Today, one of the world’s greatest pollution challenges comes from plastic waste, which is deeply entrenched in the practices of many developed societies. In addition to being composed of mainly of carbon-intensive fossil fuels, millions of tonnes of single-use plastics end up in our oceans each year, threatening the viability of our marine ecosystems. In fact, scientists predict there will be more plastics than fish in our oceans by 2050.
As a result, governments around the world are setting increasingly more stringent environmental standards and restrictions around the production and use of plastics. Companies that embrace a “circular economy” model that involves reducing plastics and planning for their responsible disposal are ahead of the curve, limiting their regulatory and reputational risks, and attracting more customers and investors in the process.
3. Sustaining natural resources and biodiversity
Biodiversity—the sustainability of the earth’s natural resources and the diversity of all living things—has recently emerged as a factor in ensuring the ongoing health of the planet. Fundamentally linked with climate change and pollution, issues such as declining bee populations, shrinking wildlife habitats and water scarcity are having negative yet sometimes unseen effects on the natural world that sustains us.
For example, it’s believed that declining biodiversity could factor largely into infectious disease outbreaks, which, as the COVID-19 pandemic has acutely illustrated, have the potential to negatively impact productivity, supply chains and global business activity – in addition to threatening millions of lives.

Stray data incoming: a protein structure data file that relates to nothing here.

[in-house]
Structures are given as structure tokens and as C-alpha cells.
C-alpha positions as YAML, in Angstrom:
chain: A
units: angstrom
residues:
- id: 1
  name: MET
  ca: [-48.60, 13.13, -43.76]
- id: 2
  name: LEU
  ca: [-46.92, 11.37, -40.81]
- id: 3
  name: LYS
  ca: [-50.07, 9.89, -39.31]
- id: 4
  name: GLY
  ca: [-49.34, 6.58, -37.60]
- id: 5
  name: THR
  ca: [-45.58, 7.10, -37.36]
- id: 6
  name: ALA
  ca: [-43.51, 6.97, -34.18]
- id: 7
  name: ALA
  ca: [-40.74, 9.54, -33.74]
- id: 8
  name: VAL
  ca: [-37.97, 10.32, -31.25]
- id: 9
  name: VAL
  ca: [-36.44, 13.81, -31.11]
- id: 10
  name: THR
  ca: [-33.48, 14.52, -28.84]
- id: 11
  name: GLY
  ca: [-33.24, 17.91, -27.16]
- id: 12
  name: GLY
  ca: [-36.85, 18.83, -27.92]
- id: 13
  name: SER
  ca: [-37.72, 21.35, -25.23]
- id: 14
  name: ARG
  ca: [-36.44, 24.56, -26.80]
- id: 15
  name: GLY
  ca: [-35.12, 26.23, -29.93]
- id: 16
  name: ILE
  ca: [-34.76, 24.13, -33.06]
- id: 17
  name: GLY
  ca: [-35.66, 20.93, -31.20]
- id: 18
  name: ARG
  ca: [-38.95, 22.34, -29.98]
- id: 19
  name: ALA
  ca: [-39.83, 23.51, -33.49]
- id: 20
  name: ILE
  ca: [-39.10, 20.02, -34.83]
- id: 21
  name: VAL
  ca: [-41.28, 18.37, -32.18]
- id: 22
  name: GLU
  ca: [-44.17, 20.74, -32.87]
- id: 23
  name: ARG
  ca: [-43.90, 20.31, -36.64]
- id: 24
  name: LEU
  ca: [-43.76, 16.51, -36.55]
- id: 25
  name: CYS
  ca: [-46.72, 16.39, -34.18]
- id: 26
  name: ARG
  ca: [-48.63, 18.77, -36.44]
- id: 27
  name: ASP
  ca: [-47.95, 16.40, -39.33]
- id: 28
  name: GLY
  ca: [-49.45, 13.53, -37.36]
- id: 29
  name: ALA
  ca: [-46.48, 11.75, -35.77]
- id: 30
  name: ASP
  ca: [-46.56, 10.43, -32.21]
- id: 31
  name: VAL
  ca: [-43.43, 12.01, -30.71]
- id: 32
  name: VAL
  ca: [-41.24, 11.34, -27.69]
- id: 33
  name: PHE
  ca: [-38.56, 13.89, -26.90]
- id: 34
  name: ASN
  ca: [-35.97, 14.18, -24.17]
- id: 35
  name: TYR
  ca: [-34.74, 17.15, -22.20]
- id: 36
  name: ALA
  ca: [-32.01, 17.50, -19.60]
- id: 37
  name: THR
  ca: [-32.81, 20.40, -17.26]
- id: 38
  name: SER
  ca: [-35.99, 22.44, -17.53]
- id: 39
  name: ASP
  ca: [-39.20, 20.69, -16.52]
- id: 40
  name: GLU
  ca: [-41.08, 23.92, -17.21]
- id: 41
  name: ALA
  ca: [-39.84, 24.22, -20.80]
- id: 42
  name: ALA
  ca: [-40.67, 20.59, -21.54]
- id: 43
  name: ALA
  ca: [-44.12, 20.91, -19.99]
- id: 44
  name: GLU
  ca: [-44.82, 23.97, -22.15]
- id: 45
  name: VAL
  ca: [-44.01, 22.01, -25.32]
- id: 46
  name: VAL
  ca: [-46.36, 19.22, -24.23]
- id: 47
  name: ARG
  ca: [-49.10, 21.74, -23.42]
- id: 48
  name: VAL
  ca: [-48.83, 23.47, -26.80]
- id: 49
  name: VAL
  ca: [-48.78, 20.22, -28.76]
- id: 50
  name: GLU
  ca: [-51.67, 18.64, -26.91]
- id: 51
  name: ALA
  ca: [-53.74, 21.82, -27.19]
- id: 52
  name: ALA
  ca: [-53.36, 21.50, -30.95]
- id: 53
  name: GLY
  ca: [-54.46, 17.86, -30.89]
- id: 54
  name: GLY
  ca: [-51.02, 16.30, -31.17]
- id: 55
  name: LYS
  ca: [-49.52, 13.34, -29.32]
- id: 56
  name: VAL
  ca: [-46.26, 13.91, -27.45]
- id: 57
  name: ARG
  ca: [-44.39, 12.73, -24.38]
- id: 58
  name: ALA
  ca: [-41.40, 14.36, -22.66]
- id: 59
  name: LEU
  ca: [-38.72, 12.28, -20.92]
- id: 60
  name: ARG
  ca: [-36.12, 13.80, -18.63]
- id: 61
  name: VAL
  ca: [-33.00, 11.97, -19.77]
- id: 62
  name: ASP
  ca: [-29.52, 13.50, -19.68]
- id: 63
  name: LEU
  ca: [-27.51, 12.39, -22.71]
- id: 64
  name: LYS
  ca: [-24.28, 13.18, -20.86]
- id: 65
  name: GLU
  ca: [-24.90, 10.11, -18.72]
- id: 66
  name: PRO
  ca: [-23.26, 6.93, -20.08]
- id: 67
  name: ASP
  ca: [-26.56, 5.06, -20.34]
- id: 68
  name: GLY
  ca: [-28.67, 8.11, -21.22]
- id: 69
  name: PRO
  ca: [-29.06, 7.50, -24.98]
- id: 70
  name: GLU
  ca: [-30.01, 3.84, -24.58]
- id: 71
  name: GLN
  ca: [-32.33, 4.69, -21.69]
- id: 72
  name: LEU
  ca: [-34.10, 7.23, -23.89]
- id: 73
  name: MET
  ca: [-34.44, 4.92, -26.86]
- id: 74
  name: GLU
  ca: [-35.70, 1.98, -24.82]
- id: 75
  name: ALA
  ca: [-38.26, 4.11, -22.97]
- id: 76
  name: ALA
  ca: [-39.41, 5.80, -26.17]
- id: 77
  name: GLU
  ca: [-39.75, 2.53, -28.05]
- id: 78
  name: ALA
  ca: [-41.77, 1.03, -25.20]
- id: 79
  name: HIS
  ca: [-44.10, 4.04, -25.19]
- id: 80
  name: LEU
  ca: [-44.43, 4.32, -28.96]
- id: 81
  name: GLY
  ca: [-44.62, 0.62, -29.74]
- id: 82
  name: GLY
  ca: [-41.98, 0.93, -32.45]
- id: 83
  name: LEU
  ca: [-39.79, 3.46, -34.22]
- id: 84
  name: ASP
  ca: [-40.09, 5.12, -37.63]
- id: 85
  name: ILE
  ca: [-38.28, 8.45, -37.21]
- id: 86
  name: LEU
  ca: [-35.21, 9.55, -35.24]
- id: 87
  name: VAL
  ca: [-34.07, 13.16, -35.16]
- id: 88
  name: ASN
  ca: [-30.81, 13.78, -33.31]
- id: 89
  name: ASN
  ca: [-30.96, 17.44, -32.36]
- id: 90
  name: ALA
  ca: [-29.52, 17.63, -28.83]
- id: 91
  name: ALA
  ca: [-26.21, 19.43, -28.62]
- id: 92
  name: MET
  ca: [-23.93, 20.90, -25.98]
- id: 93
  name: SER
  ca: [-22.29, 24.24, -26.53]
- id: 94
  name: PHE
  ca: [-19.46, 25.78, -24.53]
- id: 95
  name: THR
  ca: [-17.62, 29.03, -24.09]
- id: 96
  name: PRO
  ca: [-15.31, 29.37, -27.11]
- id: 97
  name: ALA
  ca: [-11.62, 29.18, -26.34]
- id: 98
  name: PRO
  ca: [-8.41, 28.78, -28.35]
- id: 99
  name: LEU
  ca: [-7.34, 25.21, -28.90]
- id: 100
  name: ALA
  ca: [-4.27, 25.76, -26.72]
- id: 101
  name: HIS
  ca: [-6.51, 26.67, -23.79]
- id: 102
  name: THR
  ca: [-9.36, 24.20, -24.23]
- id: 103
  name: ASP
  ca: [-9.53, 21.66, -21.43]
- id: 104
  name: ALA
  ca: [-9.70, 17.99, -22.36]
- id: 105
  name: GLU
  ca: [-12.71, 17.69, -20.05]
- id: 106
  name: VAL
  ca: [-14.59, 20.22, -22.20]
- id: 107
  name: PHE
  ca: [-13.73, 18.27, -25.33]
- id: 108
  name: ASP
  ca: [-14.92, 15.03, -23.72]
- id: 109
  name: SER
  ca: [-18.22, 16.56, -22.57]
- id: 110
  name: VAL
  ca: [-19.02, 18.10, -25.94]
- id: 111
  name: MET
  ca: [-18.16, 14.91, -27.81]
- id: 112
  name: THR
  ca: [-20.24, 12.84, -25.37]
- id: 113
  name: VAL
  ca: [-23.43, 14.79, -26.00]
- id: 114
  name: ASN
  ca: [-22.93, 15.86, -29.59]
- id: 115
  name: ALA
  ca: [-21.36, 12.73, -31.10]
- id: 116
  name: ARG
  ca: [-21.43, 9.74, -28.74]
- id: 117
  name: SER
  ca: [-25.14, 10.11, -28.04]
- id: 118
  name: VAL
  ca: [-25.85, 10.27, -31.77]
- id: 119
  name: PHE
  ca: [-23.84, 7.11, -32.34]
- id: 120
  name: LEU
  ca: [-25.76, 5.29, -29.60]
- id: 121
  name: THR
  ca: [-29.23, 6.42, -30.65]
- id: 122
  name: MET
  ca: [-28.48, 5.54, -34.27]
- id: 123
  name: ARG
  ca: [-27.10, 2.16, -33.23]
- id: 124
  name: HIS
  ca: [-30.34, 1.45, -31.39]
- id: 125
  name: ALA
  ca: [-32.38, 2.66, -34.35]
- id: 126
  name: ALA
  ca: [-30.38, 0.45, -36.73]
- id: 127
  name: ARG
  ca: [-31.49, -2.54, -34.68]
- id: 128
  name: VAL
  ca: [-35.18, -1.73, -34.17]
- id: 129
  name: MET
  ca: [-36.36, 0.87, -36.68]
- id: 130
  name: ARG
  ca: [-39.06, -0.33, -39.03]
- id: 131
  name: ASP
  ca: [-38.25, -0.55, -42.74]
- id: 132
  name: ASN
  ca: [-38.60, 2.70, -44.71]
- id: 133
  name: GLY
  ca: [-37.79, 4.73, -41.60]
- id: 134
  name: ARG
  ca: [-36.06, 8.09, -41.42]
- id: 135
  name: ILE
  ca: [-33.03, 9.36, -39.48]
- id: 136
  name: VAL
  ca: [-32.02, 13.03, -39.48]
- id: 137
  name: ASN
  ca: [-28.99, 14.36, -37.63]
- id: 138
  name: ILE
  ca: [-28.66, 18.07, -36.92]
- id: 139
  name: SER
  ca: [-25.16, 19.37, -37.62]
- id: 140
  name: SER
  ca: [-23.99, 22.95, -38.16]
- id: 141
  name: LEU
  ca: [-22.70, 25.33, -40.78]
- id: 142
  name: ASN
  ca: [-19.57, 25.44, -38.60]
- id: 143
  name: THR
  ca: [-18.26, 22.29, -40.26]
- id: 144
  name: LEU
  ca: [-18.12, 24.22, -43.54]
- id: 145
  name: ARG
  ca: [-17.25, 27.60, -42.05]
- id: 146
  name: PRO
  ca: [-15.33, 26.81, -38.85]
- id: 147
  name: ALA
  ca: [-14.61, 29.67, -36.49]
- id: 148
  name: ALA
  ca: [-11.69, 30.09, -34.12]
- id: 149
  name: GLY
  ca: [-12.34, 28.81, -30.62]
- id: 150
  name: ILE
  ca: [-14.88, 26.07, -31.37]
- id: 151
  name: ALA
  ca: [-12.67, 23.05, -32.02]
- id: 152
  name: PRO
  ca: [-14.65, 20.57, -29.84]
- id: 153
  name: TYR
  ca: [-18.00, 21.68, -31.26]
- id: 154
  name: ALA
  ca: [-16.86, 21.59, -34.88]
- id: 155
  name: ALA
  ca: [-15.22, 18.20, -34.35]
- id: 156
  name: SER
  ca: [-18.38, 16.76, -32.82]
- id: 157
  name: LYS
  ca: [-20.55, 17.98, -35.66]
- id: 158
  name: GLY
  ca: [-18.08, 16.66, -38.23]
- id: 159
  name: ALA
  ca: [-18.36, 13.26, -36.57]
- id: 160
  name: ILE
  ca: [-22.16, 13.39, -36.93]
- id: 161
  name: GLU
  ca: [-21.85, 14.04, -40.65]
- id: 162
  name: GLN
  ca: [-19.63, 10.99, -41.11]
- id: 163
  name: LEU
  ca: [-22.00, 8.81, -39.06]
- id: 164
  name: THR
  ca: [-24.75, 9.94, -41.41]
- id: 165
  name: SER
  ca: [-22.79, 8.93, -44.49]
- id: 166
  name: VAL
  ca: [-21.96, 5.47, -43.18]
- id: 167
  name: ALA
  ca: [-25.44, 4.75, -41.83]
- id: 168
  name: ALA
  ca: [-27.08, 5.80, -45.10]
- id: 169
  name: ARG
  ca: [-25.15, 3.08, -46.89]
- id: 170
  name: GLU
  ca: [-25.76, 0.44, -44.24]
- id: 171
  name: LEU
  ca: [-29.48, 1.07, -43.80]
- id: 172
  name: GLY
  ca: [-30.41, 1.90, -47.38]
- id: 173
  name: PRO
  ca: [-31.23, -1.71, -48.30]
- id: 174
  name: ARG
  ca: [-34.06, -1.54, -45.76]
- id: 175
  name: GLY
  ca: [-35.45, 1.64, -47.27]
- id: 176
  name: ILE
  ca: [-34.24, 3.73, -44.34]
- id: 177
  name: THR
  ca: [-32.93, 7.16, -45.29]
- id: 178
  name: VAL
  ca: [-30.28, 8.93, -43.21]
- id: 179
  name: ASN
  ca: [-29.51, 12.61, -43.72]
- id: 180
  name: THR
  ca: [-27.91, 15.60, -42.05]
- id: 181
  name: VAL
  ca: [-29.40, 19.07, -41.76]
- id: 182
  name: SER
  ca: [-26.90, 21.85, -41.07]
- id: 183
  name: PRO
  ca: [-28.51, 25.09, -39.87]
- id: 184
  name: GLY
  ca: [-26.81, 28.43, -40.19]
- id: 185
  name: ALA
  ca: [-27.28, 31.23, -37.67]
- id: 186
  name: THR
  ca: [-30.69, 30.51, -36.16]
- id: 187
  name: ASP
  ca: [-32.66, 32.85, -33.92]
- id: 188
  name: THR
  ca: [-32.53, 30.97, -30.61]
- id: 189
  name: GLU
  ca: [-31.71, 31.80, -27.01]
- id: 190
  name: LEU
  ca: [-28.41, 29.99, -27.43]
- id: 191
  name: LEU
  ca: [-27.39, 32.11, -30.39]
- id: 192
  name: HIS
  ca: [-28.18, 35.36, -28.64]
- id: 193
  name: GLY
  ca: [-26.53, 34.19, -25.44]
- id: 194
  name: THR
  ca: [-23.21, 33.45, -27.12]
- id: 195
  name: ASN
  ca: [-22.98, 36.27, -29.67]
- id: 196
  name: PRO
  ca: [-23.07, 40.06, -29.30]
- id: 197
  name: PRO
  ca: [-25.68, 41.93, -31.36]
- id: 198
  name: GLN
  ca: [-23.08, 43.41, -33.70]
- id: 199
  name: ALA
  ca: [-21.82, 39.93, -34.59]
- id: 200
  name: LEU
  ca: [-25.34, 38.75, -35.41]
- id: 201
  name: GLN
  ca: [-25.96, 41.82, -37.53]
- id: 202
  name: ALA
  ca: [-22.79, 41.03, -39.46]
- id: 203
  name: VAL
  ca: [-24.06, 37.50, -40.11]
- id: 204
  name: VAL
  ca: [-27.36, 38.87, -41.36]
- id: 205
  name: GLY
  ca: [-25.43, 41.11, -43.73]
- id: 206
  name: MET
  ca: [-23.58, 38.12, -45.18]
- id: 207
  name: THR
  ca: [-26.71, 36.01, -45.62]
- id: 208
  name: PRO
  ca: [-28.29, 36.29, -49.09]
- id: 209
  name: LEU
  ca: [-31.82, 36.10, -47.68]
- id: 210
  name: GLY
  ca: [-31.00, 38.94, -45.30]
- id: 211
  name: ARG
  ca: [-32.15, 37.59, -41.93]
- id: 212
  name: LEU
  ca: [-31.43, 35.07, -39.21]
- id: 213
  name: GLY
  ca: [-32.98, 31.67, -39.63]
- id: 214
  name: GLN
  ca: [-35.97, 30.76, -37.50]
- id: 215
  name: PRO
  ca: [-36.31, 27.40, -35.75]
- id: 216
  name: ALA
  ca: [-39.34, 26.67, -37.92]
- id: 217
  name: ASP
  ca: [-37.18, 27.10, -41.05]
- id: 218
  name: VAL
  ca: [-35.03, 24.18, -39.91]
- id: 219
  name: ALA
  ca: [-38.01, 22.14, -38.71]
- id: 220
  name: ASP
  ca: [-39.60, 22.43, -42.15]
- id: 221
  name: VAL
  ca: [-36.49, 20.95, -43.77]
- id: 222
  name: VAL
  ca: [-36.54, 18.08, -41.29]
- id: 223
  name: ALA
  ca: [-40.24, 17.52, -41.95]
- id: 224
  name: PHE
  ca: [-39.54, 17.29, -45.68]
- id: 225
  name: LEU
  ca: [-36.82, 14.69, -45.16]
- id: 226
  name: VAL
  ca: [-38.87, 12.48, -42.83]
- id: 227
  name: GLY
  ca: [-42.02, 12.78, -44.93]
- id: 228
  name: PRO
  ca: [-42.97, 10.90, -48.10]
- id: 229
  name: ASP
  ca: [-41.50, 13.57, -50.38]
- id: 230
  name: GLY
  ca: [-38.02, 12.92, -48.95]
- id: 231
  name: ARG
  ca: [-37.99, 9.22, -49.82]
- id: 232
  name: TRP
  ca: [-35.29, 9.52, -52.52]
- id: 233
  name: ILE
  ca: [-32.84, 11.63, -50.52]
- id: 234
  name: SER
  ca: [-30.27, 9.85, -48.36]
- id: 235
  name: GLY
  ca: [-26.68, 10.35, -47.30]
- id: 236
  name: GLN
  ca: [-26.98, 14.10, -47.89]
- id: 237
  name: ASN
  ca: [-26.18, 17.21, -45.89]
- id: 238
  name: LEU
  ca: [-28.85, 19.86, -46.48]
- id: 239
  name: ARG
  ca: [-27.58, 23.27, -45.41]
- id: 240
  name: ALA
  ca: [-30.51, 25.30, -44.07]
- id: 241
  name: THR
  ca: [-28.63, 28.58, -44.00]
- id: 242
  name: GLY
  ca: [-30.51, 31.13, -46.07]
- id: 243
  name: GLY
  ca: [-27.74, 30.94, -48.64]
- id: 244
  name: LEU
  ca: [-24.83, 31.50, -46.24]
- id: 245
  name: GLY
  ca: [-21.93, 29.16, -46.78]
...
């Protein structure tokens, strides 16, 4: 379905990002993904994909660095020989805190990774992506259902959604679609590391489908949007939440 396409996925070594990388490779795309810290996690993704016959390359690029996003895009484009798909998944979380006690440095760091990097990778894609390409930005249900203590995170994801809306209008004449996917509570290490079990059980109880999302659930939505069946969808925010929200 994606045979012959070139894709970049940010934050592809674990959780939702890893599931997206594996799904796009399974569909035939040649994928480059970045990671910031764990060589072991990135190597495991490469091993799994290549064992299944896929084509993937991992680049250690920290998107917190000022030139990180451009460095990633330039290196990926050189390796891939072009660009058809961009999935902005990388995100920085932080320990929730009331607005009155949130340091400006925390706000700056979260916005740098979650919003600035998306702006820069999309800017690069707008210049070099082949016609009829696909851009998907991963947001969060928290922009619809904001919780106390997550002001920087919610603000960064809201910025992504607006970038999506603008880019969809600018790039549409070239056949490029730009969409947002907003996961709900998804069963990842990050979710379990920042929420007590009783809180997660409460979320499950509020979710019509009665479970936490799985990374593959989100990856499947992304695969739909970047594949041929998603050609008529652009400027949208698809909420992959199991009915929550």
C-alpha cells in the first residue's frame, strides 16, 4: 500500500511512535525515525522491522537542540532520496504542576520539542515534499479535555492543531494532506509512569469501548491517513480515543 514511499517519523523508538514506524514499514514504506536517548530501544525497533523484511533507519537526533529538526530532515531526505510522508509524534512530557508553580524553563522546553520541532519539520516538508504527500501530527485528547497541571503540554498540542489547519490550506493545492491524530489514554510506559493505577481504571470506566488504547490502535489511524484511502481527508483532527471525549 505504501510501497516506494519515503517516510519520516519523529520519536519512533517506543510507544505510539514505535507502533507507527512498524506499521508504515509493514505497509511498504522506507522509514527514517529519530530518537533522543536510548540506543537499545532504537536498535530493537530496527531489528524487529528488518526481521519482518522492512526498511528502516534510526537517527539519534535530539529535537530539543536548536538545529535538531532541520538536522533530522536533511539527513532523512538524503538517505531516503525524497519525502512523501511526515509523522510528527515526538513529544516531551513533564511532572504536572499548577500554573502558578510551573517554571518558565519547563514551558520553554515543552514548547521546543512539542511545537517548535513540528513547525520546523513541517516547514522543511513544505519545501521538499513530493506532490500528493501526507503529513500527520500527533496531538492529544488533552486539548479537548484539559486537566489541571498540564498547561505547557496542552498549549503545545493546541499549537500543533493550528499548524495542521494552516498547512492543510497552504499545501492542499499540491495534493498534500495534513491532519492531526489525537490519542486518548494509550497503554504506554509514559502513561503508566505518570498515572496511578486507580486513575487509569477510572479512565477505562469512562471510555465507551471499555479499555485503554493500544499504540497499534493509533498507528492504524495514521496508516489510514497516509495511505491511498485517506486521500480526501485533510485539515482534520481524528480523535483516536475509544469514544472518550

Given that about half the global economy is highly dependent on natural resources, it’s surprising to note that many industries relying on those ecosystems for profits have historically not taken steps to preserve them. Mining and forestry companies, for example, often use vast amounts of energy and water in the production process, and their traditional extraction methods can cause significant harm to fragile ecosystems.
In some cases, investors will use negative screens to avoid companies that continue to operate in ecologically sensitive areas or are involved in deforestation practices, such as the palm oil sector. However, as investors increasingly prioritize environmental issues and governments enforce stricter regulations, companies that are changing their products and processes to protect biodiversity are benefiting by attracting additional investment and reducing their overall risks.
What does it mean for investors?
There’s little doubt that investors have discovered the capacity to influence companies and issuers to improve their environmental responsibility. As approaches to responsible investment mature and gain traction, greater corporate transparency about what’s working from an environmental perspective will be key to giving investors confidence that their choices are making a difference.
In the meantime, active fund managers can help investors achieve their financial and environmentally responsible investment goals by:
- Providing the expertise and resources to uncover climate-friendly investment opportunities, evaluate risks from a financial and regulatory perspective and build diversified portfolios with strong environmental profiles.
- Detecting instances where companies are making false or unsubstantiated claims about their environmental records, also known as “greenwashing.”
- Engaging with corporate boards, management and regulators to encourage changes that will help to protect the environment. This can include dialogue, leadership on proxy voting, industry advocacy and collaboration on enhancing standards and environmental reporting
- Providing access to investment opportunities not available to many retail investors, such as blue bonds (debt instruments issued to supporting clean and healthy oceans) or green bonds (issued to support environmentally sustainable initiatives).